The market's recent pattern of dramatic price reversals persisted on Thursday, with the Dow Jones Industrial seeing its third-largest single-day stock rally on record, following the 889-point rise on Oct. 28 and the 936-point surge on Oct. 13. The gains ameliorated losses from the beginning of the week, which wiped out about $1 trillion in shareholder value.
Jason E. Branch of Grandview was also ordered to pay $1.4 million in restitution to the investers he was convicted of defrauding, including a church in Las Vegas.
The deal, expected to be finalized by the end of the year, will make InBev the world's largest brewer.
Treasury Secretary Henry Paulson said the government won't buy bank's bad assets on a day of more reports of sales drops and staff cuts.
The package will be used to support financial markets, which supply consumer credit in such areas as credit card debt, auto loans and student loans.
In a sexual harassment lawsuit aginst TNT Logistics of North America, the Missouri Court of Appeals in Kansas City awarded Kendra Lynn $3.75 million in punitive damages from her former employer. The decision overturned an earlier damages ruling by a trial judge.
The settlement is subject to approval, but it comes ahead of Wednesday's vote by shareholders on the $52 billion sale to InBev.
The nation's third-largest wireless provider told analysts it would try harder to win new customers, but it had "yet to turn the corner."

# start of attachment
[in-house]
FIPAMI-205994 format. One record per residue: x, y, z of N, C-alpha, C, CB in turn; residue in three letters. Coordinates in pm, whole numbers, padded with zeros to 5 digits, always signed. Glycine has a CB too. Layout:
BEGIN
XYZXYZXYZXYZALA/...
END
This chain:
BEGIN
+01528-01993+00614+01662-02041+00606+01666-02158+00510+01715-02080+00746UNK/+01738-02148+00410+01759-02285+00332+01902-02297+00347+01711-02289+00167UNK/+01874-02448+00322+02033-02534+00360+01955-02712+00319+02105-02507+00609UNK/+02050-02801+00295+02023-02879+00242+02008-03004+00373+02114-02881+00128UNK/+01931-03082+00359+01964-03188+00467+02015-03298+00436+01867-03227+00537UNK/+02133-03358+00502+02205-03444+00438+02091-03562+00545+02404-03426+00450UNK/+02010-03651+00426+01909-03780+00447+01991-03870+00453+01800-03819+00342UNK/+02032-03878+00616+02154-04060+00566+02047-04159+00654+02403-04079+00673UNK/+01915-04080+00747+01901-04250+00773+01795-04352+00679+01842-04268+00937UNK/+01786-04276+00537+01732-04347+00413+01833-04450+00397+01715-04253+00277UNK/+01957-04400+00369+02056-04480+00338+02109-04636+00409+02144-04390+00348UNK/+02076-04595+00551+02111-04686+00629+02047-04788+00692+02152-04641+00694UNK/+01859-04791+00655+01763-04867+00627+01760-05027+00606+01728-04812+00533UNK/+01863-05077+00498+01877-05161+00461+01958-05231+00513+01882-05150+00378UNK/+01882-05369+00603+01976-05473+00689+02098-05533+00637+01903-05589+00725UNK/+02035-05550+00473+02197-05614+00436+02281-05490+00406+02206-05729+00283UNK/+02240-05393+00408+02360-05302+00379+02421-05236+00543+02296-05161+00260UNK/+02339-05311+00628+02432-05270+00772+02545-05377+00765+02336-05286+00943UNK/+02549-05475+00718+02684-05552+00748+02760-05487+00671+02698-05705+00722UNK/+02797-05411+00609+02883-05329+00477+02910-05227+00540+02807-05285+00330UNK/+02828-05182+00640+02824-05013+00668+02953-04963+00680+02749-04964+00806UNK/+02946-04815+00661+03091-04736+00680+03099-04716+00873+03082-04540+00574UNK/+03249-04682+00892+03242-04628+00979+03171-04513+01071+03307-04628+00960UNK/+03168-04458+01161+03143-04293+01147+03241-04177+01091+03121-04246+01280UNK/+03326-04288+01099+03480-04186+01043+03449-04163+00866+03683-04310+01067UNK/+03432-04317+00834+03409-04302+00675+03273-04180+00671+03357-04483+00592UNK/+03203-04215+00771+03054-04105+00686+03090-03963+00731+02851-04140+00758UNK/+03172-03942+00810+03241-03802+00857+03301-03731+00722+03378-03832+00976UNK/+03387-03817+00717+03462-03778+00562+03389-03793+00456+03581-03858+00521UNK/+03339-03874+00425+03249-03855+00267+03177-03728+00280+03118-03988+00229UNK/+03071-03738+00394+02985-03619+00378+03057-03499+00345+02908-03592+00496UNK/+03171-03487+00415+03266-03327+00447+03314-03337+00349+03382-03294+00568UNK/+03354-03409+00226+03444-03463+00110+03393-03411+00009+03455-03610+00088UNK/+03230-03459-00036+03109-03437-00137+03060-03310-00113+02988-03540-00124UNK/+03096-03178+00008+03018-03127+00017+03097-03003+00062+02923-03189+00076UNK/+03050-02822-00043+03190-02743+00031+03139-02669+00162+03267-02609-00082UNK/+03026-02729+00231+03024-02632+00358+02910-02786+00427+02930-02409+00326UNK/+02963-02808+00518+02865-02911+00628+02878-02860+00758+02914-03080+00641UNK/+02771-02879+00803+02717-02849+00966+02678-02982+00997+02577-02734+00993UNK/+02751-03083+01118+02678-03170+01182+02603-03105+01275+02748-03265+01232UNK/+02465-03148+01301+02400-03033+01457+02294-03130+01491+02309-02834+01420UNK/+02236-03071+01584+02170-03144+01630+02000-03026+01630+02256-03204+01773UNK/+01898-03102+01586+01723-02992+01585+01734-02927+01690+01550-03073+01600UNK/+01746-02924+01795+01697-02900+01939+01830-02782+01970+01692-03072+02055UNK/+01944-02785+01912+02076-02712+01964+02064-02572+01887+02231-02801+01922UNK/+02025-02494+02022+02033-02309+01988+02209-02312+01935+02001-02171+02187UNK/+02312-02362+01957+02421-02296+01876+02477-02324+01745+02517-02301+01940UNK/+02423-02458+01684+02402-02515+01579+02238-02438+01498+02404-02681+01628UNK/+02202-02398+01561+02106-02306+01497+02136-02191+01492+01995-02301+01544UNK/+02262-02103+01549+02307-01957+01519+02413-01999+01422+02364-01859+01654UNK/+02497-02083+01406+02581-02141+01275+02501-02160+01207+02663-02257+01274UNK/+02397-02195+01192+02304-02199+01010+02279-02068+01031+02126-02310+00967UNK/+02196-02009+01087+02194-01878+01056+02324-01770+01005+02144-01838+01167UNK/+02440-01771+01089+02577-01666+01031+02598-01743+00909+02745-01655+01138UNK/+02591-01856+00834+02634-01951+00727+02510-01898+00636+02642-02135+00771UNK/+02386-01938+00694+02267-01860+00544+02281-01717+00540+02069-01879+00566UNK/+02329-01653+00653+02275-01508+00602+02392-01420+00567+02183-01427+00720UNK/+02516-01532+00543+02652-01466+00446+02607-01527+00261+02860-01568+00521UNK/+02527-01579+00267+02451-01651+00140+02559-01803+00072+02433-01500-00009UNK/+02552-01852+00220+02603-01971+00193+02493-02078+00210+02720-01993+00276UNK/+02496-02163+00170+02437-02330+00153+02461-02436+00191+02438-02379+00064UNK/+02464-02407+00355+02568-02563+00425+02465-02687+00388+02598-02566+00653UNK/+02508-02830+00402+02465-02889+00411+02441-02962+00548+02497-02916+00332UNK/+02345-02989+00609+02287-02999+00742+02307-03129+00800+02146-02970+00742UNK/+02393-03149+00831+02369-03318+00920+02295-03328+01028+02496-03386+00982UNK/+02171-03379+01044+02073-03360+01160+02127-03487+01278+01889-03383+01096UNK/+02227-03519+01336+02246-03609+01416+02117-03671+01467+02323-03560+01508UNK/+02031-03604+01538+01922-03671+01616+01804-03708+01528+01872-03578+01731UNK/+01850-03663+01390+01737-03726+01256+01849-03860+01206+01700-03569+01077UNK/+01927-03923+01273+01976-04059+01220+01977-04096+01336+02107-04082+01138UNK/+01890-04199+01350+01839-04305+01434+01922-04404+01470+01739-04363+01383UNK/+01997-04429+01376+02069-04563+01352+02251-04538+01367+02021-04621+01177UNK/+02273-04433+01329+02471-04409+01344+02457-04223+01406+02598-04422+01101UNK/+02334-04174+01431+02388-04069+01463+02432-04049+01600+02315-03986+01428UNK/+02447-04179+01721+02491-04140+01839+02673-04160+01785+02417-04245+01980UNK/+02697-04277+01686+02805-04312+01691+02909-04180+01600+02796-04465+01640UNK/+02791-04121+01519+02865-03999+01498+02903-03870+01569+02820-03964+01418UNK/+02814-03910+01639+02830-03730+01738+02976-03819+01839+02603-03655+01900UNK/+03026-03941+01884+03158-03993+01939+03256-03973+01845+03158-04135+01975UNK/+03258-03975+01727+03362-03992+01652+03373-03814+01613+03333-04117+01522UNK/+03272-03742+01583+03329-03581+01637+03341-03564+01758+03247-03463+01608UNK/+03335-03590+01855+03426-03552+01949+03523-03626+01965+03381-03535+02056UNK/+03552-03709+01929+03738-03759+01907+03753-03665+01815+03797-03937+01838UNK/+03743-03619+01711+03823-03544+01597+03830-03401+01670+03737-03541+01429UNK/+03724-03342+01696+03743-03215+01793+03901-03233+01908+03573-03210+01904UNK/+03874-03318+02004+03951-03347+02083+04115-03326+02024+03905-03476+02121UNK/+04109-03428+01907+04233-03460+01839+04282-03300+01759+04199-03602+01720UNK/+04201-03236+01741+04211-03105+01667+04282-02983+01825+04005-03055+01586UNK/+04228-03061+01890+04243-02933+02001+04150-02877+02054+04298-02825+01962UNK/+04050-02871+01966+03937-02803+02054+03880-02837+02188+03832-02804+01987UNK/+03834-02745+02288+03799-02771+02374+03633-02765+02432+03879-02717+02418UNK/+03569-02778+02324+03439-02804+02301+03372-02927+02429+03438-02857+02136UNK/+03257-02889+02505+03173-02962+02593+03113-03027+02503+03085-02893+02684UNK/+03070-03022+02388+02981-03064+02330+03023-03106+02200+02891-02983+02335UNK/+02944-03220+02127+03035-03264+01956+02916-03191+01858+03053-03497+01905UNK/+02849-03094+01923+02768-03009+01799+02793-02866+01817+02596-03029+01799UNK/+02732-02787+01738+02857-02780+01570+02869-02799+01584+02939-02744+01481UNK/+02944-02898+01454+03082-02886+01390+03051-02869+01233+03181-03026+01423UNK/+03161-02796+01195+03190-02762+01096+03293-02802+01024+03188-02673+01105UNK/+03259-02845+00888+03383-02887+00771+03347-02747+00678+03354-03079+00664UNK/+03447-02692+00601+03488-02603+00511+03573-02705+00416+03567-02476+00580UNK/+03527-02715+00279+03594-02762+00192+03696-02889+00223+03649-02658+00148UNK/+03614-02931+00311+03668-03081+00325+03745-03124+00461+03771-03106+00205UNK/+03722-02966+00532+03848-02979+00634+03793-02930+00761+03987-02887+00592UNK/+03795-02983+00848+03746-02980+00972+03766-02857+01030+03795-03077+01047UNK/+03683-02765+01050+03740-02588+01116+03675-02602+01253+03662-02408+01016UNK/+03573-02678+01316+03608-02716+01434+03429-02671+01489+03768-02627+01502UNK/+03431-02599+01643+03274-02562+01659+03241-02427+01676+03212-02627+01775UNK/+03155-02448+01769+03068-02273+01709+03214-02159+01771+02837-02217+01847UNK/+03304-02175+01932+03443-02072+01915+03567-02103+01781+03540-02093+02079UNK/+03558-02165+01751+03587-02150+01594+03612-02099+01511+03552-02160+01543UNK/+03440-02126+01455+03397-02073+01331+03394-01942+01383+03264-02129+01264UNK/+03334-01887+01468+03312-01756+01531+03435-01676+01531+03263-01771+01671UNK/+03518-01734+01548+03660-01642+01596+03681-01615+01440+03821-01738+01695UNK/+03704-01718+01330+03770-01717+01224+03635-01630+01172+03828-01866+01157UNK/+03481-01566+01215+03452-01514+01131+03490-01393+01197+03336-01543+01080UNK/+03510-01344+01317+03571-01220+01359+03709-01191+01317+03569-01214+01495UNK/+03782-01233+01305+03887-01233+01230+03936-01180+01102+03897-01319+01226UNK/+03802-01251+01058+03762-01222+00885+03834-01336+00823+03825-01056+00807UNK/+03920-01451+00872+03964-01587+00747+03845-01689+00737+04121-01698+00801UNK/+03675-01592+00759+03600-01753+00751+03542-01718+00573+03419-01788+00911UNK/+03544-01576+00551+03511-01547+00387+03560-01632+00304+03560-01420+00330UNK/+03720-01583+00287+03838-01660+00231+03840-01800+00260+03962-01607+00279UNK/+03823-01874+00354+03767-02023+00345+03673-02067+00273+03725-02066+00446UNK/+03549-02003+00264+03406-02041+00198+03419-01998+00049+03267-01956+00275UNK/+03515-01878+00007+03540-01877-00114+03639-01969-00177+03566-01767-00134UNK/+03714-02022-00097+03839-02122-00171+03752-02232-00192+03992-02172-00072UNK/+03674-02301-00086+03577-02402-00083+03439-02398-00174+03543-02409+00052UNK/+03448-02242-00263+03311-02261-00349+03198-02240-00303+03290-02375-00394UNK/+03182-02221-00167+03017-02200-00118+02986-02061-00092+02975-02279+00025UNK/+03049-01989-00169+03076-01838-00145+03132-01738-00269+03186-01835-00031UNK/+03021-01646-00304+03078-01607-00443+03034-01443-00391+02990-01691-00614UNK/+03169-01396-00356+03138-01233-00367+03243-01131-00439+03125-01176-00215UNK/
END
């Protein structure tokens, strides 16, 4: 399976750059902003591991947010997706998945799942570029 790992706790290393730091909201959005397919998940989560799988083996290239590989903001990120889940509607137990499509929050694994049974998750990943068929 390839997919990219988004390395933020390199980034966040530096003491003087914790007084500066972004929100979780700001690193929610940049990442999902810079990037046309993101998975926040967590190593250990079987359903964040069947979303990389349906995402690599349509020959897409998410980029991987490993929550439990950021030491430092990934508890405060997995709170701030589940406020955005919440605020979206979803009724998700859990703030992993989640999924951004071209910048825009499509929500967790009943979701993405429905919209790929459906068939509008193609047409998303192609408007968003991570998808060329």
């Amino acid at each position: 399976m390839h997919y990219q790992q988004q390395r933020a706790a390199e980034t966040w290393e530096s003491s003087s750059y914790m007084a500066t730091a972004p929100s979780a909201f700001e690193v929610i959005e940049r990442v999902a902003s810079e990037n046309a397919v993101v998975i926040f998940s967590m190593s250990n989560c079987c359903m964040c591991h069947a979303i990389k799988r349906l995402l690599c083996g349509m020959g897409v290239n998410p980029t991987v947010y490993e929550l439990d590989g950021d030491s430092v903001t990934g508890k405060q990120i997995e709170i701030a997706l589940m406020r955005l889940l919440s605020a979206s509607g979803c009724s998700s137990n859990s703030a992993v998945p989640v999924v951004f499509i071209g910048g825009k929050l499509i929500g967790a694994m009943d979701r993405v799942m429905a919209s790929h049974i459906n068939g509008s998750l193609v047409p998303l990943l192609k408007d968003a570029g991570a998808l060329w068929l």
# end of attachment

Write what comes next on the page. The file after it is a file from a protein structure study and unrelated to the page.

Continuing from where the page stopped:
Wall Street plunged for a second day Thursday, triggered by computer gear maker Cisco Systems warning of slumping demand. Major indexes have lost about 10 percent since Barack Obama was elected president and the losses represent the Dow's worst two-day percentage decline since the October 1987 crash.
Though there are still plenty of rich folks, they have taken some punishing losses in the stock market.
Despite an agreement to end an eight-week strike, members of the Machinists union in Washington state, Oregon and Kansas still confess disappointment in their deal with Boeing Co. Boeing employs more than 15,000 people in Missouri.
One of Smucker's plants is in Kansas City.
Edward Jones financial adviser Kathy Lou Neale has been fielding many calls from worried clients since the economic downturn. She likens the market to a turbulent airplane, and it's not time to jump off. It's just time to buckle up and keep a clear head.
Interstate Bakeries Corp. can begin seeking creditor approval of a plan that would allow the company to exit more than four years of bankruptcy, a judge said Thursday.
The combined phone company would have 8 million lines in 33 states, mostly in rural areas where the majority of their customers are located.
Each day from July through September, more than 2,700 Americans lost their homes in foreclosure. That number, up from 1,200 a day a year ago, is a sign that the mortgage industry and government programs have done little to help troubled homeowners.
The declining price of commodities means customers of the Kansas City-based utility Missouri Gas Energy can expect a lower price tag for heating this winter.
A jury in Los Angeles said the company's satellite division must pay ICO Global Communications for failing to build and launch satellites.
If autism advocates get their way, more states will follow Indiana's lead by requiring health insurers to cover intensive and costly behavior therapy for autism.
Freddie Mac secretly paid the firm, DCI of Washington, $2 million to kill legislation that would have regulated and cut the mortagage finance giant and Fannie Mae three years before the government took them over. Two of the targeted senators were Kit Bond and Jim Talent from Missouri.